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End of the line for Flint criminal charges: Supreme Court declines AG’s appeal

water towel
The state Supreme Court upheld lower court dismissals of charges against seven Flint water crisis defendants. It was the second major ruling in the case by the court, which last year found that prosecutors' approach was improper. (Linda Parton /
  • The Michigan Supreme Court upheld the decisions of lower courts that had dismissed charges against seven state officials charged for their role in the Flint water crisis.
  • The Court last year imperiled the charges against the officials when it ruled that prosecutors’ use of a one-person grand jury had been improper.
  • Wednesday’s Supreme Court decision makes the dismissals final for seven officials but does not affect a misdemeanor charge against former Gov. Rick Snyder whose case is on a different timeline.

The Michigan Supreme Court Wednesday shot down the state attorney general’s high-profile effort to criminally prosecute seven former public officials for their role in the Flint water crisis.

In a series of orders, the court left in place lower court dismissals of the charges, which were thrown out after an earlier Supreme Court ruling found that a prosecution team appointed by Attorney General Dana Nessel had improperly relied on a one-person grand jury to bring charges in 2021. 

Wayne County Prosecutor Kym Worthy, appointed by Nessel as co-lead of the state’s prosecution team along with Solicitor General Fadwa Hammoud, had used the unusual tactic, in which prosecutors presented evidence in secret to a single judge to secure charges against multiple former public officials. 


Those originally charged include former Michigan Department of Health and Human Services Director Nick Lyon; former MDHHS employee Nancy Peeler; former MDHHS medical executive Eden Wells; Jarrod Agen and Richard Baird, who were top aides for former Gov. Rick Snyder; and former Flint emergency managers Gerald Ambrose and Darnell Earley.

It’s not clear whether the ruling means the final conclusion to the criminal cases. Prosecutors said in a statement that they “are reviewing the statutes” and considering their next steps. 

The Supreme Court first ruled in the case last year when it deemed Worthy’s tactics improper. That led lower court judges to dismiss charges against nearly all Flint defendants, including former Gov. Rick Snyder.

Prosecutors objected to those dismissals, arguing that the cases should have been re-argued in a lower court rather than thrown out. The Supreme Court Wednesday rejected that argument, writing “we are not persuaded that the question presented should be reviewed by this Court.”

Following the court’s orders Wednesday, seven dismissals are now final for Lyon, Wells, Ambrose, Earley, Agen, Baird and Peeler.

Snyder’s misdemeanor case remains in play because it’s on a different timeline, Supreme Court spokesperson John Nevin said. Nessel’s appeal of dismissed charges against another official, former Flint Public Works Director Howard Croft, also remains in play. 

In a statement Wednesday, the prosecution team decried the Court’s ruling as “not based on the facts of this case,” adding that it “did not in any way imply that the defendants are innocent.”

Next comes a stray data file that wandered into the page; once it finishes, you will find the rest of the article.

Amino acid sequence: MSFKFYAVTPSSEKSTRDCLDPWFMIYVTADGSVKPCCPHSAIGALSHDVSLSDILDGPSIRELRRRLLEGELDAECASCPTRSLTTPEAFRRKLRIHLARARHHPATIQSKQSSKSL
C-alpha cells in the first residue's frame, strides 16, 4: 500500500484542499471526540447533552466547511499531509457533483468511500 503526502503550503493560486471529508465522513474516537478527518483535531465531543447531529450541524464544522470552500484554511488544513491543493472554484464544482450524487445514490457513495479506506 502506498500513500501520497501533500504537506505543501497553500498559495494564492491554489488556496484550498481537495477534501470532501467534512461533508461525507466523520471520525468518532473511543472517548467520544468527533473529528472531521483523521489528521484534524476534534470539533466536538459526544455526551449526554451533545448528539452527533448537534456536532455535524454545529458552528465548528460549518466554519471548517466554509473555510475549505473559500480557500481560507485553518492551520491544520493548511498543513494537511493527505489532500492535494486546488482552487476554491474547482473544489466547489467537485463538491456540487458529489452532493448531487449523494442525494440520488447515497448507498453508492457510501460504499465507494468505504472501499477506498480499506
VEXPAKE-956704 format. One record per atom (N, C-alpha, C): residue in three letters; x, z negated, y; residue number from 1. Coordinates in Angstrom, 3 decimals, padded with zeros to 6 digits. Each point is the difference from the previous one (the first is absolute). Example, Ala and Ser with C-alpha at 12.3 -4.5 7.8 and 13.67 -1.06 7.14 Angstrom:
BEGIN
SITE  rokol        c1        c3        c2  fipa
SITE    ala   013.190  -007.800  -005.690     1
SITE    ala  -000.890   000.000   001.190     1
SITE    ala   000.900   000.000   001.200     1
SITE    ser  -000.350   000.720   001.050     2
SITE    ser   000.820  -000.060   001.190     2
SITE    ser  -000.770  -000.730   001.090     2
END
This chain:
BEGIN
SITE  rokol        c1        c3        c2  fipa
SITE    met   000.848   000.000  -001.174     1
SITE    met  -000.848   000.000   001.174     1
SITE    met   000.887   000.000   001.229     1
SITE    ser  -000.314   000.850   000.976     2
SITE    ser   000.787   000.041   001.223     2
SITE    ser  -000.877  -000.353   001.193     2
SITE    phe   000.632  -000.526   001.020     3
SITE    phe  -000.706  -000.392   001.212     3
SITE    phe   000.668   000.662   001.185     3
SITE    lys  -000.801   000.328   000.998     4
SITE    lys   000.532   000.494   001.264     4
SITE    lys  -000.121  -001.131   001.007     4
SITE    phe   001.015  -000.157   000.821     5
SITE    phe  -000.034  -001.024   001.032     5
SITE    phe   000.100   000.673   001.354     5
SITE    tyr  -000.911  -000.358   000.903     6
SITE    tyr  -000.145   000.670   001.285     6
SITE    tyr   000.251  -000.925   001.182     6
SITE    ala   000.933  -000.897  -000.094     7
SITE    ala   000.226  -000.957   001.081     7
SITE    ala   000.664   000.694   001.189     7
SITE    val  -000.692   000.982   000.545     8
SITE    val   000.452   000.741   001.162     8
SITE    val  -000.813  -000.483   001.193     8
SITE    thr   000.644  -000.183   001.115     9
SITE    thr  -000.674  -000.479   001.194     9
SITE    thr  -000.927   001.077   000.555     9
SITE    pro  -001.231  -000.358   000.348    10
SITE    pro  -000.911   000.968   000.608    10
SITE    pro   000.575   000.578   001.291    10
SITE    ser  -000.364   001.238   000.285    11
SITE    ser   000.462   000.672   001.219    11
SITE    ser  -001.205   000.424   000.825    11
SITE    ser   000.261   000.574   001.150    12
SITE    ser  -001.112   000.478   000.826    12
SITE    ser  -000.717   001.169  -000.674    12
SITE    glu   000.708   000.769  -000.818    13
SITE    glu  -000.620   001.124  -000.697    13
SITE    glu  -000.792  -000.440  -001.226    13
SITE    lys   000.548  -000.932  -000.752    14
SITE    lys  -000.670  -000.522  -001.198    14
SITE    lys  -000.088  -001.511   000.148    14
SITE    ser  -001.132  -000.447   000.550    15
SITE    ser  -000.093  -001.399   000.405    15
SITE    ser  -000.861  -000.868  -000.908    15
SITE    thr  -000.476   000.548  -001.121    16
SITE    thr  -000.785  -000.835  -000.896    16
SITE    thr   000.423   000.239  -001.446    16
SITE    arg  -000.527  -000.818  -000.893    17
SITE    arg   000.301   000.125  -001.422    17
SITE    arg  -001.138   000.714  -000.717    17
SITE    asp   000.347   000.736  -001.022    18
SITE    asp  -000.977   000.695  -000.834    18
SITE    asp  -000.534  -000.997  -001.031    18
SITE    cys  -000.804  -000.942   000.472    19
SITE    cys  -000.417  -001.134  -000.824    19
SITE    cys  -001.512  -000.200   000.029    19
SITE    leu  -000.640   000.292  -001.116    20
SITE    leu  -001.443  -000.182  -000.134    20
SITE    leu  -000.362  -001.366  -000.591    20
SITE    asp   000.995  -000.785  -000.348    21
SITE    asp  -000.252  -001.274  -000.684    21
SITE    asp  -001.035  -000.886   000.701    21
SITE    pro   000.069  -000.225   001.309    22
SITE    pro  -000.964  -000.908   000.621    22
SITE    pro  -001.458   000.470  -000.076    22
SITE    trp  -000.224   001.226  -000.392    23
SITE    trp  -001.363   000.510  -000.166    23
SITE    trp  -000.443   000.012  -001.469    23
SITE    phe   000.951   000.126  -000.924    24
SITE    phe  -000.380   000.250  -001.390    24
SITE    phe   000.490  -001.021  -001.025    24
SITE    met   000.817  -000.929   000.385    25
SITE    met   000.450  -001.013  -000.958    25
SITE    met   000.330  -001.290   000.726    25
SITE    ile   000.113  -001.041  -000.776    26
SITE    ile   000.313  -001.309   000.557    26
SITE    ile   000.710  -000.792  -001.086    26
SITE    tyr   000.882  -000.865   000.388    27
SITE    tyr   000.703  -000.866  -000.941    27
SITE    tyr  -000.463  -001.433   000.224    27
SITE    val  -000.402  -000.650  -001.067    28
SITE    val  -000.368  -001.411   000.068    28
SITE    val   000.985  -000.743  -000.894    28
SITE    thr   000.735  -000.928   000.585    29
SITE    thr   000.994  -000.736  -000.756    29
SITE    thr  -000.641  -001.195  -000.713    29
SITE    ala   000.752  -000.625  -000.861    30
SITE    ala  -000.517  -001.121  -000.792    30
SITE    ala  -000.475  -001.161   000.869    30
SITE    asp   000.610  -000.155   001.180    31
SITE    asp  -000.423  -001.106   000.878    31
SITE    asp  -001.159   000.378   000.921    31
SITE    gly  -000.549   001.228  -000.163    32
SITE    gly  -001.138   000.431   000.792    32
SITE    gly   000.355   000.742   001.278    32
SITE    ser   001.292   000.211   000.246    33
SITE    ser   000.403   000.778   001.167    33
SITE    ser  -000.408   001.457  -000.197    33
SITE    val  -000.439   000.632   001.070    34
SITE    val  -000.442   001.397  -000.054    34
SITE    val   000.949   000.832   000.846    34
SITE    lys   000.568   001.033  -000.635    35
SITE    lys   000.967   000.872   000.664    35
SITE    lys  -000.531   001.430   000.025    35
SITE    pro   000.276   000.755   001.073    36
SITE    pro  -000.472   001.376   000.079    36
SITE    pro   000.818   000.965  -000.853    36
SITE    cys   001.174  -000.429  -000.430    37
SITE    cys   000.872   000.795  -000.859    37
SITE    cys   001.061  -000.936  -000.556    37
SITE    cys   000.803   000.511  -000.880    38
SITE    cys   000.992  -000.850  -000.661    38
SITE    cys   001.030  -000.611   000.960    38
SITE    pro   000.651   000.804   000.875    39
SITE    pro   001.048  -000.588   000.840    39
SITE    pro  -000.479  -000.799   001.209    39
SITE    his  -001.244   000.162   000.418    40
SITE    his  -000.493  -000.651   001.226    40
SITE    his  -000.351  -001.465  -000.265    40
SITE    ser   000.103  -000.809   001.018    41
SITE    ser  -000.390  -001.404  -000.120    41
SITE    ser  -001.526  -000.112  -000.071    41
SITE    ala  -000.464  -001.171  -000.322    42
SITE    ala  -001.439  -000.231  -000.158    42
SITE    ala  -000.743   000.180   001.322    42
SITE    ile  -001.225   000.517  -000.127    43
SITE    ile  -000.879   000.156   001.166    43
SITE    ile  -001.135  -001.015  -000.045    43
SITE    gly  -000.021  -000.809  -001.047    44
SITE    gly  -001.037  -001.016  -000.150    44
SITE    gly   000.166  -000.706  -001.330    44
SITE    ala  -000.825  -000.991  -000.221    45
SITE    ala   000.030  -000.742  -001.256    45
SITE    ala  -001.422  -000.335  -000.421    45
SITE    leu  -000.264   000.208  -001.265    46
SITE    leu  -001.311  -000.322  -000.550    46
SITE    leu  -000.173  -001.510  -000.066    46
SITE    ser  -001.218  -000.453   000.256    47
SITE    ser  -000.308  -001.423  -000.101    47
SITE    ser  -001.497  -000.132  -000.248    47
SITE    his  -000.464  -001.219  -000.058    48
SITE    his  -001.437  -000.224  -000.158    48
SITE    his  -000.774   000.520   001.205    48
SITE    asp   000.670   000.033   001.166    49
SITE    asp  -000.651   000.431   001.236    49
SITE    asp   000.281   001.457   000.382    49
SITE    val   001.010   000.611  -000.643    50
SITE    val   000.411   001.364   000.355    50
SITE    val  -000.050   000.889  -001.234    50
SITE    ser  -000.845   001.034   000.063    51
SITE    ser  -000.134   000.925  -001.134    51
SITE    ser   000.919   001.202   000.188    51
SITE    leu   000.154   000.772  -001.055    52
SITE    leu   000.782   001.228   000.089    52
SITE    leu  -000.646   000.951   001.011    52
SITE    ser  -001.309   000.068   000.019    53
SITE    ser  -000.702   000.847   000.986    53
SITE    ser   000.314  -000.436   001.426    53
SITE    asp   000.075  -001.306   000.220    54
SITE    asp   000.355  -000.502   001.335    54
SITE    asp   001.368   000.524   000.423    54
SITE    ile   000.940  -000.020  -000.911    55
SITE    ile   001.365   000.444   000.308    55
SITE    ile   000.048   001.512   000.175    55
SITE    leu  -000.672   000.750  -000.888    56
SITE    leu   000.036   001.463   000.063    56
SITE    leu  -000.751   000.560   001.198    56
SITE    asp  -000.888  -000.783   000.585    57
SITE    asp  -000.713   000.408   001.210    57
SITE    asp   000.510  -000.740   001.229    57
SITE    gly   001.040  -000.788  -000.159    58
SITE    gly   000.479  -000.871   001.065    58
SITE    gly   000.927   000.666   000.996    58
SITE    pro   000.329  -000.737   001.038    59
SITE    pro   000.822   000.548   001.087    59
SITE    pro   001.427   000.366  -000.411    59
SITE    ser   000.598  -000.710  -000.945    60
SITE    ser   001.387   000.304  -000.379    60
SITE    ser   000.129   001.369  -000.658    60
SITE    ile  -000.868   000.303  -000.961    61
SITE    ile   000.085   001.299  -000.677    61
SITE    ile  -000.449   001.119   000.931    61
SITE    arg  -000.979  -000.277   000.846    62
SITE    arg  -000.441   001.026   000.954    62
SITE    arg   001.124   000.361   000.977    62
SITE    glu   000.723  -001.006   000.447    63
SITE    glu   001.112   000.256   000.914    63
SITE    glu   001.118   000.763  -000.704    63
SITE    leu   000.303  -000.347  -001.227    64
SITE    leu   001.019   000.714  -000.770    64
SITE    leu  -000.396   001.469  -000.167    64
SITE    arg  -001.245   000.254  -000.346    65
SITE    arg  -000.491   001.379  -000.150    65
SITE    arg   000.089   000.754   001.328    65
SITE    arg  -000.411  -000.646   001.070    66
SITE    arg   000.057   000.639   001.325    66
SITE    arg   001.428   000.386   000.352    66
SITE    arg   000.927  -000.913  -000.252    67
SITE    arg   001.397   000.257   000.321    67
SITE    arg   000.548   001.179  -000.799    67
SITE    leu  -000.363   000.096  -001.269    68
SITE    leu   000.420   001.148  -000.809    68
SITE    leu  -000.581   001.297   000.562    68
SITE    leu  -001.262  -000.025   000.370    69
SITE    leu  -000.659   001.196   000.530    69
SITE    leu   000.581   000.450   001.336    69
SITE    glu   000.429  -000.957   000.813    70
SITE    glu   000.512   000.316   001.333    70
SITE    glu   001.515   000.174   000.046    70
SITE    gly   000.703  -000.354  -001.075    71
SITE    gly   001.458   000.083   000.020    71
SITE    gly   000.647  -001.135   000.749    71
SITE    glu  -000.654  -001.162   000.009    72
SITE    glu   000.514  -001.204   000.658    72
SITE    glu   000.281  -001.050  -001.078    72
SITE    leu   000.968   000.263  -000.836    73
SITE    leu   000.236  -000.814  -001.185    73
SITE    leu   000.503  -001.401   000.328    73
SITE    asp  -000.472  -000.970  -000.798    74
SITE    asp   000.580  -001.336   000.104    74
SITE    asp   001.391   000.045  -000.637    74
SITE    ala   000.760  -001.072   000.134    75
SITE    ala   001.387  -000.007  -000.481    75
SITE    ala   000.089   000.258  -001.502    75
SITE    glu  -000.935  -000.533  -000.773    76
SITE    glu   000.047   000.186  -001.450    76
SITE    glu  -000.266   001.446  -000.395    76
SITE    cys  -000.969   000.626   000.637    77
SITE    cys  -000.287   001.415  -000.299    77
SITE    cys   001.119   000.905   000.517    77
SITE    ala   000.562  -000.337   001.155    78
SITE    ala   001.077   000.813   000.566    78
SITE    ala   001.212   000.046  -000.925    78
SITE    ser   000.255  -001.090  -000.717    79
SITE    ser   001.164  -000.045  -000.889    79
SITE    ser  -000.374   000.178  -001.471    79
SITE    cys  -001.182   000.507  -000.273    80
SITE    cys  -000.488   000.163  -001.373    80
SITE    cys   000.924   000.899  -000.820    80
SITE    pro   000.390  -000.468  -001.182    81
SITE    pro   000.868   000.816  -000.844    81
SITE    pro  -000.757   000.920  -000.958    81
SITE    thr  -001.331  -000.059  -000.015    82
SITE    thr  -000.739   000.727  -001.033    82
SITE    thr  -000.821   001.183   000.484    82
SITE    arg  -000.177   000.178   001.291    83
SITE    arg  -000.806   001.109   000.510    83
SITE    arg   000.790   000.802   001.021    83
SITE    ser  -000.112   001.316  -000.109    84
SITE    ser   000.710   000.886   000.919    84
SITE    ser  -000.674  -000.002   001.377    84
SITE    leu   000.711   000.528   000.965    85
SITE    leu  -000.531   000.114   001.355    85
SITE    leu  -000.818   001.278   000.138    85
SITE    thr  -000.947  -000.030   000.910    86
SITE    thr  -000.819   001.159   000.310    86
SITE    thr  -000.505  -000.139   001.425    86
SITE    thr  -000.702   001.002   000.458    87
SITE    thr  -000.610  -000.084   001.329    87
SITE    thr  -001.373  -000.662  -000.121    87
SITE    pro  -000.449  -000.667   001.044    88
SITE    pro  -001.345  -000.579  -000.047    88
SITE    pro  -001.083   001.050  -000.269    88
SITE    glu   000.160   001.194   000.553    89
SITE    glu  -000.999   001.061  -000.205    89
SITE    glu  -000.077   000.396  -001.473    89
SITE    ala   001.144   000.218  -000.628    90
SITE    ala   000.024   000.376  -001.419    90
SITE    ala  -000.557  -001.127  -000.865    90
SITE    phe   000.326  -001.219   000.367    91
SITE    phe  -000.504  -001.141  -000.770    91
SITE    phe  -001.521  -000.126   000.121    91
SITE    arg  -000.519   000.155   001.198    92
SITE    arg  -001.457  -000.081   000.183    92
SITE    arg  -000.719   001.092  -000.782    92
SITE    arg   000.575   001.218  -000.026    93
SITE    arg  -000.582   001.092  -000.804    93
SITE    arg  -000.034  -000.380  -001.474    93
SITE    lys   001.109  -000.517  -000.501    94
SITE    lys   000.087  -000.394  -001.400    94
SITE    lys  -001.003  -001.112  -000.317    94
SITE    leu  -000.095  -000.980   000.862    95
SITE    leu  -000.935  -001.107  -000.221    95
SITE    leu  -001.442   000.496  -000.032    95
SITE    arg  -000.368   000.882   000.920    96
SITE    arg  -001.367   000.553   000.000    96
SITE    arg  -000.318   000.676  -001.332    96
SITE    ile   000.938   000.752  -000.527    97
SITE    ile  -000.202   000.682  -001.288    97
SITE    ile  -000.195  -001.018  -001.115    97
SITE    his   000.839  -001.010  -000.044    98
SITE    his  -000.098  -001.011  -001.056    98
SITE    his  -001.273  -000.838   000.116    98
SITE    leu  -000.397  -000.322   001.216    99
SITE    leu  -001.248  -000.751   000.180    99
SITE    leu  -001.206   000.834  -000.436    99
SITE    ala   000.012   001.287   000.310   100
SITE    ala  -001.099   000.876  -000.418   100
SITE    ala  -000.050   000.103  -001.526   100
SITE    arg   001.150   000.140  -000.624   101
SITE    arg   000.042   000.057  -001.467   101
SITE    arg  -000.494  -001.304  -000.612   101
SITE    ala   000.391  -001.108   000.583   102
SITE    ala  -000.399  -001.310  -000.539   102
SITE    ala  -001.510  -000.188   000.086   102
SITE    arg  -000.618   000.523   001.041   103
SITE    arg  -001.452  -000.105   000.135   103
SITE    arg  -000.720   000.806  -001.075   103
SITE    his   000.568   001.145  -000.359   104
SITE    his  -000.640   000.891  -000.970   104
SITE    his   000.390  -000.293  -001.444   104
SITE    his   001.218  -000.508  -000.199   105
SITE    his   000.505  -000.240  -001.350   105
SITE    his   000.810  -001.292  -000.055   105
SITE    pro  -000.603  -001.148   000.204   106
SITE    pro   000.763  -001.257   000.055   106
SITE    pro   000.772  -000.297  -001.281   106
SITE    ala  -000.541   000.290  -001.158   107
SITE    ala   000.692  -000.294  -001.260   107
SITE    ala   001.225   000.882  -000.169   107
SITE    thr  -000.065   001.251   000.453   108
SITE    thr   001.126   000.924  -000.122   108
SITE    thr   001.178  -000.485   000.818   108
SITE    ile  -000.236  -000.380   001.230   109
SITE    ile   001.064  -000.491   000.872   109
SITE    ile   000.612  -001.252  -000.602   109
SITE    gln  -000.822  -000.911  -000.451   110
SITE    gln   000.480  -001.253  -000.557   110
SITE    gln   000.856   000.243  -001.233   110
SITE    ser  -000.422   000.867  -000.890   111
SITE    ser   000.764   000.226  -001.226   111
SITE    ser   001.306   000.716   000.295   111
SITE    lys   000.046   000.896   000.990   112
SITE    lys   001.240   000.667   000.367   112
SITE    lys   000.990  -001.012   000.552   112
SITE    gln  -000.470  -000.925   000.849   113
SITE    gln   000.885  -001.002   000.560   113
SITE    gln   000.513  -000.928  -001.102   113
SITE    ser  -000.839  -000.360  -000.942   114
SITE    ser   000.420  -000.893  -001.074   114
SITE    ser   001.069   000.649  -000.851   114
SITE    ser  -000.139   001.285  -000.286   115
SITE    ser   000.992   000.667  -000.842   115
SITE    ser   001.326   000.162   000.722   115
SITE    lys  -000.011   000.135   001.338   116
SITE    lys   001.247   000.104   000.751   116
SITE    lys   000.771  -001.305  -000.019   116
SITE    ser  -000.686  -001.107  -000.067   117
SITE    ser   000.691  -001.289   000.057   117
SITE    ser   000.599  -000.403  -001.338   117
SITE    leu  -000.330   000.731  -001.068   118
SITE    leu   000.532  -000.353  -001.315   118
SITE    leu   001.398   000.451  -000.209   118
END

Prosecutors defended the use of a one-person jury, and zeroed in on state law that makes it a misdemeanor to publicly release evidence presented to that jury. Prosecutors vowed to seek ways to allow the evidence to be shared publicly.

“The people of the State of Michigan, and in particular the people of the City of Flint, deserve to know the truth, and this team is committed to that goal,” the statement said.

“We understand that our work is not done, and the criminal justice system alone cannot remedy all the suffering that every victim endured,” the statement said. “Despite today’s outcome, we take seriously our continued role in restoring trust and transparency in government.”

The statement also included input from Flint Mayor Sheldon Neeley, who blasted the Supreme Court decision, saying it “further erodes that sacred trust in a representative government's ability to serve the people through appropriate checks and balances.”

Baird’s lawyer, Randall Levine, lauded the ruling in a statement, saying he and his client were “elated,” but lamenting the toll the years-long case has taken. 

“For the past three years, Mr. Baird has been unfairly disgraced by state prosecutors in an effort to rectify the government’s wrongdoing that was done to Flint citizens nearly a decade ago,”Levine wrote.“We have maintained all along that there is no basis for the state prosecutor’s appeal, and the one-person grand jury that they used in an attempt to convict my client is an antiquated process.”

The Flint water crisis began in 2014 when the city, while under the control of a state-appointed emergency manager, switched its water supply from Lake Huron to the Flint River without requiring corrosion control to keep lead from leaching from the city’s older water pipes. 

Snyder’s administration initially failed to heed residents’ complaints about smelly and discolored tap water. The resulting lead crisis coincided with two outbreaks of Legionnaires’ disease and 12 deaths.

After Nessel took office in 2019, her office dismissed earlier criminal charges filed under her Republican predecessor, Bill Schuette, and then relaunched the state’s investigation. 

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